such as this remembrance of his First Communion:
1) Each morning and night I will pray some prayers.
2) When I pass by a Church, I will enter to visit the
Eucharistic Jesus, if there is no grave reason not to.
3) Always and in all occasions possible I will help the people
most poor and in need.
4) I will read good books, especially the lives of the saints.
During all his life he tried to be faithful to these intentions.
One year later in the same Church of St. Dominic (actually St.
Maurice), he received the tonsure.
Francis the Student
The desire to consecrate himself to God consumed him, it was
his ideal, his goal; but his father (who took the name Boisy
upon marriage) had in mind for his firstborn a secular career,
without taking into account his inclinations. At the age of 14,
Francis went to study at the University of Paris, which, with 54
schools, was one of the largest educational centers of the time.
His father had sent him to the School of Navarra, where the
children of the Saboya family studied; but Francis, safeguarding
his vocation, obtained from his father permission to go to the
School of Clermont, directed by the Jesuits and known for piety
and love of conscience. Accompanied by Father Deage, Francis
settled in the White Rose Hotel at St. Jacques Street, a few
steps from the School of Clermont.
Francis proposed a plan of life during his stay in the school so
as to dedicate himself to what he had to do and prepare well for
the future. Since the beginning, guided by his director Father
Deage, he outlined a program of action: each week to confess and
receive Holy Communion. Attend daily class well and prepare
homework and lectures for the following day. In addition to two
hours daily of horseback riding, fencing, and dancing. This
combination of pious exercises and gymnastic arts obtained for
him an elegant and respectable appearance. He was tall, elegant,
graceful, and well presented. An enemy of his luxuries, but
always well presented. In gathering with the affluent, elegant
people, he was the favored guest because just as he was simple
and well presentable, he was the “ culture personified.”
As Bishop, the people exclaimed: “ In the social reunions he
conducts himself with holiness, worthy of a minister of God, and
in the religious ceremonies he conducts himself with the most
exquisite elegance of a gentlemen.”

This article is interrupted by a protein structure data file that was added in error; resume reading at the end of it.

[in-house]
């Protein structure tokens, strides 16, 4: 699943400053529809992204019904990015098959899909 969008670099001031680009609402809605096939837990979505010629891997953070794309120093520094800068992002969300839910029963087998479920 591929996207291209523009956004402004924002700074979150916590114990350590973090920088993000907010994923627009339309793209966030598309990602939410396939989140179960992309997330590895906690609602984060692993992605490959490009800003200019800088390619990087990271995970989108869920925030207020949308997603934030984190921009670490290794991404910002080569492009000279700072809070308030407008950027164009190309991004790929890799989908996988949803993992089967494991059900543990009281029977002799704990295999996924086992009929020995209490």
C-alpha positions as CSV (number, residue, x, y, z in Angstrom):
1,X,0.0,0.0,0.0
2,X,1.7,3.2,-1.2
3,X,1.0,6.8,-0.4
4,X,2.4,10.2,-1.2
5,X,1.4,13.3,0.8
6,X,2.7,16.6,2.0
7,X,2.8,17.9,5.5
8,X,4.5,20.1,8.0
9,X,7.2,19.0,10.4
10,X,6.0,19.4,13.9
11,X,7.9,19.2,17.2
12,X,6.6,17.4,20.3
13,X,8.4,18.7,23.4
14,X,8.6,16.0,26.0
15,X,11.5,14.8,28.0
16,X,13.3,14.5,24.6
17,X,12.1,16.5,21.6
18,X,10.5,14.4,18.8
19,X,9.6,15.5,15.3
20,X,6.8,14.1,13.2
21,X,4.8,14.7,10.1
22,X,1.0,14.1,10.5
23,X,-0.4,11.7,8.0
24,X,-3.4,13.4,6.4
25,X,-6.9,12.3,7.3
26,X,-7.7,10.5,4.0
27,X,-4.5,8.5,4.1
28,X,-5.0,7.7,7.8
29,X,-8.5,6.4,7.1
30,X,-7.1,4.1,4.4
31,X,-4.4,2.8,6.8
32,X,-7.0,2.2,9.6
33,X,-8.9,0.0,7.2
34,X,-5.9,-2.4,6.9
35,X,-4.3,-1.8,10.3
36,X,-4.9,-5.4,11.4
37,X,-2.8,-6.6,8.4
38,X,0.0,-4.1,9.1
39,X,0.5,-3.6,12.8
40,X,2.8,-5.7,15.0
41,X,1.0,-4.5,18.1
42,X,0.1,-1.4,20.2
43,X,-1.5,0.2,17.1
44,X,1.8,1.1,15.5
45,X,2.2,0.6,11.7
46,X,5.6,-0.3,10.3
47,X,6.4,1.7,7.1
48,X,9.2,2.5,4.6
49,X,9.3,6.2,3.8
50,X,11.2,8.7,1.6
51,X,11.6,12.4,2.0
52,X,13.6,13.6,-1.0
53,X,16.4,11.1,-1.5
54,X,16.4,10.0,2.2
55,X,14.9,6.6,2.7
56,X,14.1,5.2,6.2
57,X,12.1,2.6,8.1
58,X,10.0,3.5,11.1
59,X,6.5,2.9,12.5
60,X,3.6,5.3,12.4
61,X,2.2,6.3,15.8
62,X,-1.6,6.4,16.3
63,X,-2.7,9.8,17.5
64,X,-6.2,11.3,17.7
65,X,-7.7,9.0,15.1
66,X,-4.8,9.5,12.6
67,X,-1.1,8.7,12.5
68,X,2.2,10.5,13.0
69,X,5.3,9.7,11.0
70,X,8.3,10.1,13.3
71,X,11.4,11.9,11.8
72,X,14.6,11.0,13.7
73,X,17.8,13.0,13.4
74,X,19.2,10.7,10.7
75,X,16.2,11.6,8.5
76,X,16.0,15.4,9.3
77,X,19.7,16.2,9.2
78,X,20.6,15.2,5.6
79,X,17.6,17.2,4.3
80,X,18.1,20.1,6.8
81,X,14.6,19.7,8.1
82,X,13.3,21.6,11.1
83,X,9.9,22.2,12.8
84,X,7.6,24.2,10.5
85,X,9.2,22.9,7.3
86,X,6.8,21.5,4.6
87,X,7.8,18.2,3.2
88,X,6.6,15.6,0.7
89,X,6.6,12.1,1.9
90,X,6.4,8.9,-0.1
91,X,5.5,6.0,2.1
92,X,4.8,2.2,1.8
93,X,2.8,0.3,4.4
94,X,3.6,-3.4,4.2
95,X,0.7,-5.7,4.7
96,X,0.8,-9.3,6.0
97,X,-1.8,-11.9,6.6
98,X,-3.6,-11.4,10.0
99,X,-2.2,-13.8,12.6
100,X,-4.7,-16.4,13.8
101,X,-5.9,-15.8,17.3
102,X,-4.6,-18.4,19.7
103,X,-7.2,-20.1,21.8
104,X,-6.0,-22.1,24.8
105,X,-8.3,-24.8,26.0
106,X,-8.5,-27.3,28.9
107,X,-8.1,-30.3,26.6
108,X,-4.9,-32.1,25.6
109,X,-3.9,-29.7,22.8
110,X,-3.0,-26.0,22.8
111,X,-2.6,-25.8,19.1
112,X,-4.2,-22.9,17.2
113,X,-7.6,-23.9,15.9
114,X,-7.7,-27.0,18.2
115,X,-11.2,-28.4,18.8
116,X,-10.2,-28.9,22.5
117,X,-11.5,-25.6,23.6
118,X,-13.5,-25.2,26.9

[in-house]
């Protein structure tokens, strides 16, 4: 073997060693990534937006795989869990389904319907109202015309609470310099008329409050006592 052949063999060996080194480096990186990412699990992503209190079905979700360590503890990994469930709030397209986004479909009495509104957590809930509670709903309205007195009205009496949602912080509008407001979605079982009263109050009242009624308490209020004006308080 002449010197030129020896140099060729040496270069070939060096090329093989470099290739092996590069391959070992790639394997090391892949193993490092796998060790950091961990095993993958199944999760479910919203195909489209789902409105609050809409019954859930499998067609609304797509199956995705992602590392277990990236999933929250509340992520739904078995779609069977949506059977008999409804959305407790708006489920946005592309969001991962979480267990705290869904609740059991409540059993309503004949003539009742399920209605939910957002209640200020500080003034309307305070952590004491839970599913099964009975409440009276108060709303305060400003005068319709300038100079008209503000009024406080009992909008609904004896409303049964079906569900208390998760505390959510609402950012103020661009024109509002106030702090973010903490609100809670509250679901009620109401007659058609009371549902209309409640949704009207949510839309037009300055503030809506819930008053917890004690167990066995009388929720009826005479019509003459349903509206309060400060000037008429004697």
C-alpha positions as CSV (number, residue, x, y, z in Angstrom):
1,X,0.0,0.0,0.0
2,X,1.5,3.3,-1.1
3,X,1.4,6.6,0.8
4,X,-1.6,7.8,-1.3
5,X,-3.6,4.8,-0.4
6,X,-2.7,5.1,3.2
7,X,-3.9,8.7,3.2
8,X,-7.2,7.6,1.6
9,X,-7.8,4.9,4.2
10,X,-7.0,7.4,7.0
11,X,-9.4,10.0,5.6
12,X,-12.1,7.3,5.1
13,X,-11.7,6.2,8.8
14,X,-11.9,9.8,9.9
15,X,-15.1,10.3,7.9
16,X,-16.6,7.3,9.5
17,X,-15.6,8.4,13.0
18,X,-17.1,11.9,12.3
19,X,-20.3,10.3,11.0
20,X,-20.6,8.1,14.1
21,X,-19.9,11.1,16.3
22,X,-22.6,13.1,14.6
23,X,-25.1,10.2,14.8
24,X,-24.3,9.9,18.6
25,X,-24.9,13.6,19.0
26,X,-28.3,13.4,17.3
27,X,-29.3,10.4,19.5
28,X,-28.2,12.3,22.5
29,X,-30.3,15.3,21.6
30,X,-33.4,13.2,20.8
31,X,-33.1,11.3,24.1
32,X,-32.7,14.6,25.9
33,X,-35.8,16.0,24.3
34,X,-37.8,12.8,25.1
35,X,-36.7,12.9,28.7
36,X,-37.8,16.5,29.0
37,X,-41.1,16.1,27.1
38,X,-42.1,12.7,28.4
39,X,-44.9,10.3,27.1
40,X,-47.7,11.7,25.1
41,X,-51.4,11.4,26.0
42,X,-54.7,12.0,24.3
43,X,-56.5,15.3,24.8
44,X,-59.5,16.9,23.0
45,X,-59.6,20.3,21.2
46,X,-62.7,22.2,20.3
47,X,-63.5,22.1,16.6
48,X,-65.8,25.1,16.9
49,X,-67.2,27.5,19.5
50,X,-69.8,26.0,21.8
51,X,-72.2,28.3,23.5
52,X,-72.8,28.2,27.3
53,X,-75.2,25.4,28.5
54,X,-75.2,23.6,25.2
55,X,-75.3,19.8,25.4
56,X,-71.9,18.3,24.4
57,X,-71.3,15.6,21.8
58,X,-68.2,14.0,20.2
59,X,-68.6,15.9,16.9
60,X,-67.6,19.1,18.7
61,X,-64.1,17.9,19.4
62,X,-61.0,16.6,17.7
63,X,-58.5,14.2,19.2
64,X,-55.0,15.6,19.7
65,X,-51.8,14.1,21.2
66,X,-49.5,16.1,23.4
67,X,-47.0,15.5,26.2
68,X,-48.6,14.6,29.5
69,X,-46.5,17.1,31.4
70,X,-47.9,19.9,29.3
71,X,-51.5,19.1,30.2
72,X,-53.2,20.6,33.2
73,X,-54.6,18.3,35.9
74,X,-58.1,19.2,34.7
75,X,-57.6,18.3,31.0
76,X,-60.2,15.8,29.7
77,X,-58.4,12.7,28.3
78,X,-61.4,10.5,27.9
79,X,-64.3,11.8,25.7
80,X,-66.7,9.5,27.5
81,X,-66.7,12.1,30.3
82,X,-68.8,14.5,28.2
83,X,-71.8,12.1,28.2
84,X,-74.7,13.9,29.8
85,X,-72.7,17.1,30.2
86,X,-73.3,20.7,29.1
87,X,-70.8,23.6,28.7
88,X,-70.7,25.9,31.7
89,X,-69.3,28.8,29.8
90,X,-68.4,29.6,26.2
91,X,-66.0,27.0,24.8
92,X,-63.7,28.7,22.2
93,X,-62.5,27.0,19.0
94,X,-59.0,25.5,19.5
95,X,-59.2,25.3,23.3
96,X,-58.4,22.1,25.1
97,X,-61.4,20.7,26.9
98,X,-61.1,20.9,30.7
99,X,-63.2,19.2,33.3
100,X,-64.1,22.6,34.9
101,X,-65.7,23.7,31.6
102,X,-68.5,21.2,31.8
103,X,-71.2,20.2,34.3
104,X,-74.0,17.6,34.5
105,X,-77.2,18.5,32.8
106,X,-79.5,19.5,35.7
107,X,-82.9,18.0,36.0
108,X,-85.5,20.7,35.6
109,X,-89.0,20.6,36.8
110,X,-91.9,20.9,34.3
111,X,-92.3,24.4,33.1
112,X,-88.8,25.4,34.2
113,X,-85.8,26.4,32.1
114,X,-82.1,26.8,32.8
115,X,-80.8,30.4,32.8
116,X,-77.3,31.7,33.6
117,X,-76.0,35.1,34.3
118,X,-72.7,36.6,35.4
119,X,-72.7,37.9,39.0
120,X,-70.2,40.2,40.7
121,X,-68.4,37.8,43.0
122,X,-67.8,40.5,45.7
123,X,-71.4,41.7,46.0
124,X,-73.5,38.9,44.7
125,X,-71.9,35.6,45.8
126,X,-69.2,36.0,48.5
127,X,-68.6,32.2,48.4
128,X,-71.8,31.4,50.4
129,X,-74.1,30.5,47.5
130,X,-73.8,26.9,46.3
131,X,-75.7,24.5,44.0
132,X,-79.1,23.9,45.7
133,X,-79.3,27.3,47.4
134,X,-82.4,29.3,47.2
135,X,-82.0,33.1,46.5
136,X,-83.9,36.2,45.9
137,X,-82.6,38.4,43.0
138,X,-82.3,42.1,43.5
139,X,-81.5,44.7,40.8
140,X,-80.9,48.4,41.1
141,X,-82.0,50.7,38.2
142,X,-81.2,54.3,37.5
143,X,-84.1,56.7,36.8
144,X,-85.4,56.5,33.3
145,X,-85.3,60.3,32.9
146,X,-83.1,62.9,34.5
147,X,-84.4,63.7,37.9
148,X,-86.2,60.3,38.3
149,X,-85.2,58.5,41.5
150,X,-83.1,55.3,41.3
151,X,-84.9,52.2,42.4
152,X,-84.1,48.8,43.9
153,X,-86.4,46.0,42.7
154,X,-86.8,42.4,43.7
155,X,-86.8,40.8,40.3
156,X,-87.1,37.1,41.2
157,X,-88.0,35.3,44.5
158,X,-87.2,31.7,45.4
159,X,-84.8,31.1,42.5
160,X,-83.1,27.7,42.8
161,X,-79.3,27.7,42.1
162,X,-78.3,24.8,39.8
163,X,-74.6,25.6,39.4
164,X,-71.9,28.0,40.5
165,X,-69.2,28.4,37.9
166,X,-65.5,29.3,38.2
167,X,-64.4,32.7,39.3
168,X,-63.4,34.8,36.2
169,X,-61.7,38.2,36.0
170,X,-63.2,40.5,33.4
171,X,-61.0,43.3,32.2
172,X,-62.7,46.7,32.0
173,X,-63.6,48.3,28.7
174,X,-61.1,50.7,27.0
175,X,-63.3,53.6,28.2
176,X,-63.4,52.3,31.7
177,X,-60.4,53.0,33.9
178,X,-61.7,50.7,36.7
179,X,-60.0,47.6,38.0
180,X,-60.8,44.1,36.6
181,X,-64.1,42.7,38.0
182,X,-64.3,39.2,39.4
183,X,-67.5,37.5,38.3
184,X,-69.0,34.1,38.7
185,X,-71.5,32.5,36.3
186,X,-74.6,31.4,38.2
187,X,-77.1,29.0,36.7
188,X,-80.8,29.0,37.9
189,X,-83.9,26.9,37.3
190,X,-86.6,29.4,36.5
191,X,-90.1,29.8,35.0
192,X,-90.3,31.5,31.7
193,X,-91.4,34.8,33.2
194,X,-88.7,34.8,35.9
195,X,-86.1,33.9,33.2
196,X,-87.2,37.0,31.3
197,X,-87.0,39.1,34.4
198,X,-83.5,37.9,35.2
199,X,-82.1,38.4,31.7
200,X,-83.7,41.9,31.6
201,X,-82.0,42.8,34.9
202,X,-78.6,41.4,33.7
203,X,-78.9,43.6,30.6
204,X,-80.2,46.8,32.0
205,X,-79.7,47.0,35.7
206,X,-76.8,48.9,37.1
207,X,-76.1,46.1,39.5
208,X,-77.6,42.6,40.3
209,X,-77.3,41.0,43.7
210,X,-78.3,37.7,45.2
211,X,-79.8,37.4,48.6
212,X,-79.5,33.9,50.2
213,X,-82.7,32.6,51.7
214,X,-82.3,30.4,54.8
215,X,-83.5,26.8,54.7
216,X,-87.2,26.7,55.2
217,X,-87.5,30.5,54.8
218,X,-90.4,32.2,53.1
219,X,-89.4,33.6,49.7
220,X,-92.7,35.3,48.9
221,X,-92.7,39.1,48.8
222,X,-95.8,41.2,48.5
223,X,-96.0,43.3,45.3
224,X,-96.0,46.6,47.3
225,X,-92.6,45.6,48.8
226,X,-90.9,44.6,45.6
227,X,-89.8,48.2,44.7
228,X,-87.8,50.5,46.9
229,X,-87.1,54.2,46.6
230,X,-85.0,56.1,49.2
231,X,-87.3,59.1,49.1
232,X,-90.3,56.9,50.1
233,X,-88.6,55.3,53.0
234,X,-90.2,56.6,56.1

Someone asked why, and he responded: “ When I’m in the joy of a
social party I imagine myself to be dressed with the Bishop’s
ornaments, and I conduct myself with the dignity it requires.
When I’m celebrating a religious ceremony I imagine myself to be
in the most exquisite and refined reunion, and I try to behave
with education and politeness required in these cases.”
Soon after, he distinguished himself in philosophy and rhetoric
(use of language). Later he gave himself passionately to study
theology. Each day he was more decided to consecrate himself to
God, and decided to do a perpetual vow of chastity, placing
himself under the protection of the Blessed Virgin Mary. His
trials, however, were not absent.
The Most Terrible Temptation of His Youth
To live in the grace of God in those days was not easy. But,
Francis knew how to avoid all occasions of danger and friendship
that would lead him to offend God. He was able to conserve his
soul uncontaminated and admirably pure. Francis was 18 years
His character was inclined to anger, many times the blood would
rise up to his face before certain jokes and humiliations, but
he was able to contain himself, many thought that Francis never
had a bad temper.
But the enemy of our souls, not able to attack him in the common
passions, decided to attack him again through a more dangerous
and unknown means.
He started to feel in his brain the constant thought and
annoyance that he was going to be condemned and go to hell for
ever. The heresy of Predestination, by Calvin, which he read,
was constantly on his mind and he was not able to make it leave
his thought. He had no appetite and was unable to sleep. He was
very thin and thought he was going mad. What tormented him the
most was not the sufferings of hell, but to not be able to love
The Lord who allowed the temptation gave him a way out. The
first remedy found was to tell the Lord:
“O, My God, if by your infinite Justice, I have to go to hell
for ever, grant me the grace to love you there. I don’t care if
you send me all the tortures possible, but only if it is for me
to love you always.” This prayer brought back some peace to his
But the definite remedy against this temptation, to never bother
him again, was to enter the Church of St. Stephen in Paris and
kneeling before the image of the Blessed Virgin Mary pray the
famous St. Bernard prayer, the Memorare:
“Remember, O most gracious Virgin Mary, that never was it known
that anyone who fled to your protection, implored your help, or
sought your intercession was left unaided. Inspired with this
confidence, I fly unto you, O Virgin of virgins, my Mother. To
you I come, before you I stand, sinful, and sorrowful. O Mother
of the Word incarnate, despise not my petitions, but in your
mercy hear and answer me. Amen.”
After he finished praying this prayer, like a miracle, all the